Research shows that adding an additional dog or having another dog at home does not help a dog who is suffering from separation anxiety. However, it may help a dog suffering from separation distress/isolation distress.
However, if a legacy pet departs, it can cause separation anxiety to develop or to be displayed. This makes sense because a dog’s separation anxiety begins to intensive the more the environment is changed. When a life-altering event such as another dog or family member dies or leaves the home, this jarring emotional event can trigger a dog who is already predisposed to separation anxiety.
Systematic desensitization is shown to treat separation anxiety well and be an effective behavior modification protocol if when it is practiced consistently and properly by a parent or behaviorist.
It is important to remember that rewarding and comforting a dog who is exhibiting a conditioned emotional response (CER) or a conditioned fear response (CFR) will not encourage, reward or teach that emotion to reoccur or become stronger. Emotions are not reinforceable, behaviors are. You will not be rewarding a dog for shaking or exhibiting stress and fear. Conversely, you will be helping your pet. It is incumbent upon a pet parent to assuage and ameliorate a pet’s panic attack and fear by comforting your dog and by seeking appropriate help. Just as you would help assuage a child who is terrified, you should also comfort a pet.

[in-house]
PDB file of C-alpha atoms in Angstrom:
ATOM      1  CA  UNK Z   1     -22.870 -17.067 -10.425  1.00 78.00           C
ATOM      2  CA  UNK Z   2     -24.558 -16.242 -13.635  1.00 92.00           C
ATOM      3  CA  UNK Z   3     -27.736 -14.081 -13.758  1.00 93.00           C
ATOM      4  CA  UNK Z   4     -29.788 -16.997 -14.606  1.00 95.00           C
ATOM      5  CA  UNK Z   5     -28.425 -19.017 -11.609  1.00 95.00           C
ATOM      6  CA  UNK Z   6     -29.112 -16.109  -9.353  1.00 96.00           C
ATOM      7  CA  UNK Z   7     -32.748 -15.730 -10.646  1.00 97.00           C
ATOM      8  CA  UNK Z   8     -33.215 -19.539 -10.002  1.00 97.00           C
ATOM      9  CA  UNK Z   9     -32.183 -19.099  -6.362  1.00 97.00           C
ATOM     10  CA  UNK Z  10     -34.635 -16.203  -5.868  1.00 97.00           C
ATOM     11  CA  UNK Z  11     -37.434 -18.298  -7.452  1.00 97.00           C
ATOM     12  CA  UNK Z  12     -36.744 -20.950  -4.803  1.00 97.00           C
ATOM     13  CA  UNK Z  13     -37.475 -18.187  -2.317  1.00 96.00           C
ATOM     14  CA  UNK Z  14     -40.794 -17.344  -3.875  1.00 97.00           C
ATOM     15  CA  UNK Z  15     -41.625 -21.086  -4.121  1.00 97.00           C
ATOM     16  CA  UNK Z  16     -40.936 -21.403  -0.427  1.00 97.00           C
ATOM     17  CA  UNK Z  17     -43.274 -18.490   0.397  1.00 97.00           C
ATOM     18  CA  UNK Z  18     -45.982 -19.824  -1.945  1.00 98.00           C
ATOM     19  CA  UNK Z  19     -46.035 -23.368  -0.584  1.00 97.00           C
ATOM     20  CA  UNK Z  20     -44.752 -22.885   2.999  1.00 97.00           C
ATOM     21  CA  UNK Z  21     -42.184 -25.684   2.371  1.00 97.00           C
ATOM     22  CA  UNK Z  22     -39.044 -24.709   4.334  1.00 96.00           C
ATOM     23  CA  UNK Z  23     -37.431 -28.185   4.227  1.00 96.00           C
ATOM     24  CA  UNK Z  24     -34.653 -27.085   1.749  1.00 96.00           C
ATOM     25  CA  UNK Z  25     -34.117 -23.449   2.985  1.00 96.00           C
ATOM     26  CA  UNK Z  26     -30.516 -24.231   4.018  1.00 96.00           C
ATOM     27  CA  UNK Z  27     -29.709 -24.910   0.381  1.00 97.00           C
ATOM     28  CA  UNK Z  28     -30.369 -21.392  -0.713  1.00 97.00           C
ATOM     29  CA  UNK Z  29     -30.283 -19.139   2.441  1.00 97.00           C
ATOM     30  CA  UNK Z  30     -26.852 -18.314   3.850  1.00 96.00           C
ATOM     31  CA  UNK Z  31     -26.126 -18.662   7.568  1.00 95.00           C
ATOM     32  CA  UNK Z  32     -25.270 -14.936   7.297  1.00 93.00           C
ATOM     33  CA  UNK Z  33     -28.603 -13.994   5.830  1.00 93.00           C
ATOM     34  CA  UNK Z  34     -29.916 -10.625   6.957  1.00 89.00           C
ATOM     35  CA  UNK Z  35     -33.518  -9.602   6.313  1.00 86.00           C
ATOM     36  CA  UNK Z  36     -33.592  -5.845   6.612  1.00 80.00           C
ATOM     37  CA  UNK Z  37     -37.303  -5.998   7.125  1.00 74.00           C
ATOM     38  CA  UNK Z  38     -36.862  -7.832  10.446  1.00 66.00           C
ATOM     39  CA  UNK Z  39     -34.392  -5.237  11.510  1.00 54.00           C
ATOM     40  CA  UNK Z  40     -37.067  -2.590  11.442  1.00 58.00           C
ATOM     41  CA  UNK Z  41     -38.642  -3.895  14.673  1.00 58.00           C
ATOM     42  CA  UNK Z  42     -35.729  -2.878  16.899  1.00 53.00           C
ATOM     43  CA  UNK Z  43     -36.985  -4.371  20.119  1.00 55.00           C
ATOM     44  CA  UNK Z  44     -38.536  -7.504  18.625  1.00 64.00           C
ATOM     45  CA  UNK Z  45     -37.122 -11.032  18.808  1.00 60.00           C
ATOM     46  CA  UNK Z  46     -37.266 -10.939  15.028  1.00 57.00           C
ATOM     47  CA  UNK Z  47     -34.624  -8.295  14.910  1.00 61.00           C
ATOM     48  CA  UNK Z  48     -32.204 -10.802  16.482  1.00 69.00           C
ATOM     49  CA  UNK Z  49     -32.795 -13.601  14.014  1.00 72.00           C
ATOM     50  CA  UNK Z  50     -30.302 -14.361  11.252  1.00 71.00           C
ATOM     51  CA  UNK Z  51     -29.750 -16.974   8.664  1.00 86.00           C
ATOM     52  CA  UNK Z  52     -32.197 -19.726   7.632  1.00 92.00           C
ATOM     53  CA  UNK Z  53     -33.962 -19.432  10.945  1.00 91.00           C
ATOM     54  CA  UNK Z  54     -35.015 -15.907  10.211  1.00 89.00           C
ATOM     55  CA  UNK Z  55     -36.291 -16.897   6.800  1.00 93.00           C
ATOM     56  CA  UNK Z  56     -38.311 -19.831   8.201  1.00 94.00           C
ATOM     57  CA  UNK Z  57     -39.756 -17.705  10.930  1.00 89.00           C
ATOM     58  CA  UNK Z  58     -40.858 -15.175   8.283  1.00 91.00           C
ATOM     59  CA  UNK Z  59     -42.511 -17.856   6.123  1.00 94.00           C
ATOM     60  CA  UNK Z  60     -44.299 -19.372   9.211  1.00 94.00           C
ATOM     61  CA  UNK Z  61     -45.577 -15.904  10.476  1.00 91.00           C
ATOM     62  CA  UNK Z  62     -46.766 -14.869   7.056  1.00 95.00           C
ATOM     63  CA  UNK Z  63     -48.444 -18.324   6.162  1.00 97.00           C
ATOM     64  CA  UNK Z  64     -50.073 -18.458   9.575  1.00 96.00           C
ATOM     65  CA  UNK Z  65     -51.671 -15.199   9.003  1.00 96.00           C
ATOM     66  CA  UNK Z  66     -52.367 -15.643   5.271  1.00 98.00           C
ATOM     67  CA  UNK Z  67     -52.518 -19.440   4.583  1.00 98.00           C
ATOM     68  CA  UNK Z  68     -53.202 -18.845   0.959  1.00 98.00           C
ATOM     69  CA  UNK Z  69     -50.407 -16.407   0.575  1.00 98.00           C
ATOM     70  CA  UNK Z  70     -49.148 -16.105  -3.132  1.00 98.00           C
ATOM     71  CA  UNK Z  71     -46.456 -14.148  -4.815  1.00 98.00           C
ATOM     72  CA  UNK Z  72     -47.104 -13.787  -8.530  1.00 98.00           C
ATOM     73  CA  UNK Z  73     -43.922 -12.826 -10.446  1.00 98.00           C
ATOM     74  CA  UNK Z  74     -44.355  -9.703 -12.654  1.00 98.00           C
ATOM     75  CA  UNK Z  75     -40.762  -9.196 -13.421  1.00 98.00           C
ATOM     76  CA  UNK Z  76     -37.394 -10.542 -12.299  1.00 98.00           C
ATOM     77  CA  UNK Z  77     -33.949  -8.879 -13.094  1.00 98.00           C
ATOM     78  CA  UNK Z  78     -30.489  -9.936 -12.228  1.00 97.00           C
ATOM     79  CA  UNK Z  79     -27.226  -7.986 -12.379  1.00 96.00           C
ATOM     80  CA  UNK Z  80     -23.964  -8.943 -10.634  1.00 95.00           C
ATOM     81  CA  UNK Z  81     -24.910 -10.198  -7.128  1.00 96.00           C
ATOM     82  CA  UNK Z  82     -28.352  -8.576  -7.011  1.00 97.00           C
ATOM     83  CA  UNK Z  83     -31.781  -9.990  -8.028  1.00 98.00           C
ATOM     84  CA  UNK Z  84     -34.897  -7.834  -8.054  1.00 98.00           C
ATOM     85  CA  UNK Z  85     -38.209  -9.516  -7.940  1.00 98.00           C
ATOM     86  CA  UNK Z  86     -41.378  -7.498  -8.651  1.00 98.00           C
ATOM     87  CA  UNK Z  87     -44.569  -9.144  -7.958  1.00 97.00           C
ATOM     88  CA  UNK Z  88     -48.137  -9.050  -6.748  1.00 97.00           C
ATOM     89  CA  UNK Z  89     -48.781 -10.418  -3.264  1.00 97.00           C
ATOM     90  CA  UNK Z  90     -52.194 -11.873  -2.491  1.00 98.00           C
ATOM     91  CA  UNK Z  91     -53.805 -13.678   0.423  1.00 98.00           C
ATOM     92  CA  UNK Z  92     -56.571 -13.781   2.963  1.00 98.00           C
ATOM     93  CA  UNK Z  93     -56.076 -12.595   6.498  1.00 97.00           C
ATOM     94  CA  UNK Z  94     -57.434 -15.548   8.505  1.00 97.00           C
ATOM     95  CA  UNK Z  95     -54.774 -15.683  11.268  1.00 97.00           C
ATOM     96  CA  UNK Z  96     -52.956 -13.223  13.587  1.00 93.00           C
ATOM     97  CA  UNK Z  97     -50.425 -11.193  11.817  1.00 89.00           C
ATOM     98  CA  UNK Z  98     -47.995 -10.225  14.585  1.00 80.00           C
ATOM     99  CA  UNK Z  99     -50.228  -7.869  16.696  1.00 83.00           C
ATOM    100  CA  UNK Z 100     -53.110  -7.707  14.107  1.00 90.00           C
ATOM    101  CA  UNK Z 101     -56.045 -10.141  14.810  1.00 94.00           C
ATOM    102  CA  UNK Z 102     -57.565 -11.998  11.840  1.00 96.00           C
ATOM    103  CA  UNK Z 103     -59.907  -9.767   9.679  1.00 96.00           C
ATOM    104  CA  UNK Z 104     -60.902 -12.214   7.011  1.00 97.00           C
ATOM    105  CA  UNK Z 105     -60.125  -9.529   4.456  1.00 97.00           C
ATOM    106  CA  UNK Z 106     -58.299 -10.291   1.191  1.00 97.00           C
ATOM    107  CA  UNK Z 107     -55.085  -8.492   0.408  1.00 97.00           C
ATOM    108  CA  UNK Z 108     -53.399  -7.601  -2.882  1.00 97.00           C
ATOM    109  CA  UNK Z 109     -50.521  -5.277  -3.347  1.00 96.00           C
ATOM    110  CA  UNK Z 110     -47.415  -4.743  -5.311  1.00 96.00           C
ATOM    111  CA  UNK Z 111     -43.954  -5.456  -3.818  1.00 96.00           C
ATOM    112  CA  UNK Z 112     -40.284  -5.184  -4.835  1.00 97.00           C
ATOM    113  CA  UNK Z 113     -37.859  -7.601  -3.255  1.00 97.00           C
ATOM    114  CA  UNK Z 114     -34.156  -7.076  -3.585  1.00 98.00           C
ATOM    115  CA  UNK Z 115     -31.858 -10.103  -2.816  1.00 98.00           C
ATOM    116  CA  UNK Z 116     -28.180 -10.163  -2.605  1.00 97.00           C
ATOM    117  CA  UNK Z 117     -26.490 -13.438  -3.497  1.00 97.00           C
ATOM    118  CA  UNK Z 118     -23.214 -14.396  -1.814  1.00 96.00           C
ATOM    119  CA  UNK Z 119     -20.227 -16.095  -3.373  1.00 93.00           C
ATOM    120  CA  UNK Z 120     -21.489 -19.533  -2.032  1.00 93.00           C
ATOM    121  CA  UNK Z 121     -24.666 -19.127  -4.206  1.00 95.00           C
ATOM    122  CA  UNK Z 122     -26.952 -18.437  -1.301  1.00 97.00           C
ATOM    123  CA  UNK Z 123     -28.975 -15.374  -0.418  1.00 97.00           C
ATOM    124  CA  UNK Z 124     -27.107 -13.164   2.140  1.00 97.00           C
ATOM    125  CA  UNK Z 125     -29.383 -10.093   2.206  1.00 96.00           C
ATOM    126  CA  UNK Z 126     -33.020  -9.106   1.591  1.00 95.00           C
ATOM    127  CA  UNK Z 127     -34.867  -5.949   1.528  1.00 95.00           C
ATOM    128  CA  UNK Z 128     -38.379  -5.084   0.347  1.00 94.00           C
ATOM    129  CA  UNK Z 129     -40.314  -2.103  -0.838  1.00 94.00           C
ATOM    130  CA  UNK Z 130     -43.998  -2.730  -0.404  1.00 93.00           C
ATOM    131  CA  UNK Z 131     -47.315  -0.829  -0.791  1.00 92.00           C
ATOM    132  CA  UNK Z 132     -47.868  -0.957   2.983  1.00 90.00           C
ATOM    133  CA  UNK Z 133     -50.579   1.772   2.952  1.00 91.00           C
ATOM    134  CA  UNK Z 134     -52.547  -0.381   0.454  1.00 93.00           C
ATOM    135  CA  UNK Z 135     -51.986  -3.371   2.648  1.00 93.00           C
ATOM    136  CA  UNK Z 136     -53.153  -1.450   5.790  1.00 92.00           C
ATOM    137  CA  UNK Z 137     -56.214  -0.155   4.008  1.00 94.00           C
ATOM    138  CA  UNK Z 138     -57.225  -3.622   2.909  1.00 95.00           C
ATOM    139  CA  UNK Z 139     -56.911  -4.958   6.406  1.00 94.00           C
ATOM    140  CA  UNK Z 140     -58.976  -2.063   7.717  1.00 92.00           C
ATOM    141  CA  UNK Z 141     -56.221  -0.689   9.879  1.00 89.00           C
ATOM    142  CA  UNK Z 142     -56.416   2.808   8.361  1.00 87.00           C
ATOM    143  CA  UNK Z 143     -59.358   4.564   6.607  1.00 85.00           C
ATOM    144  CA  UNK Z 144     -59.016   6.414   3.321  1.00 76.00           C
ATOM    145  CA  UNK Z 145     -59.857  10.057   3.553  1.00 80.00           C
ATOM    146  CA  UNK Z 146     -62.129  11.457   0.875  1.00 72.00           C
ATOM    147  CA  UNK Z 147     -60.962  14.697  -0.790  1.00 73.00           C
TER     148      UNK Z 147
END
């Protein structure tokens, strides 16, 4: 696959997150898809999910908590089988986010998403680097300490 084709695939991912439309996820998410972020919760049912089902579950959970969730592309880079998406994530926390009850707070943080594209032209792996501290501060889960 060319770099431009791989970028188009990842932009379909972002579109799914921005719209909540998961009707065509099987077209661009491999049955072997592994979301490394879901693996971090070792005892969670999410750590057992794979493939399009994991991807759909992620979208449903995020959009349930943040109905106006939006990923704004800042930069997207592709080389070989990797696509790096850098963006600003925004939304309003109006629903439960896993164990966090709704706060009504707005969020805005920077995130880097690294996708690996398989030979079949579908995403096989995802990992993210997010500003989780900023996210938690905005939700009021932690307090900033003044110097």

Separation anxiety in dogs is an acute or chronic unnatural, unhealthy phobia, and stress which ensues when a dog is left alone from their pet parent. Separation anxiety often occurs with shelter dogs and older dogs who experience substantial change and instability in the family home. It takes a great deal of time and energy to help a dog with separation anxiety, and you should have reasonable expectations and time frames before calling a Certified Dog Behaviorist and Dog Trainer with extensive experience in dealing with puppy separation anxiety.
A dog’s separation anxiety can also get a parent evicted from their home or fined by the HOA or landlord. Studies reveal that cortisol levels (a steroid hormone released in response to stress) spike even for dogs that are left alone who do not display signs of separation anxiety. Separation anxiety and your dog’s clinginess are far from cute or endearing and they will immediately end your social life.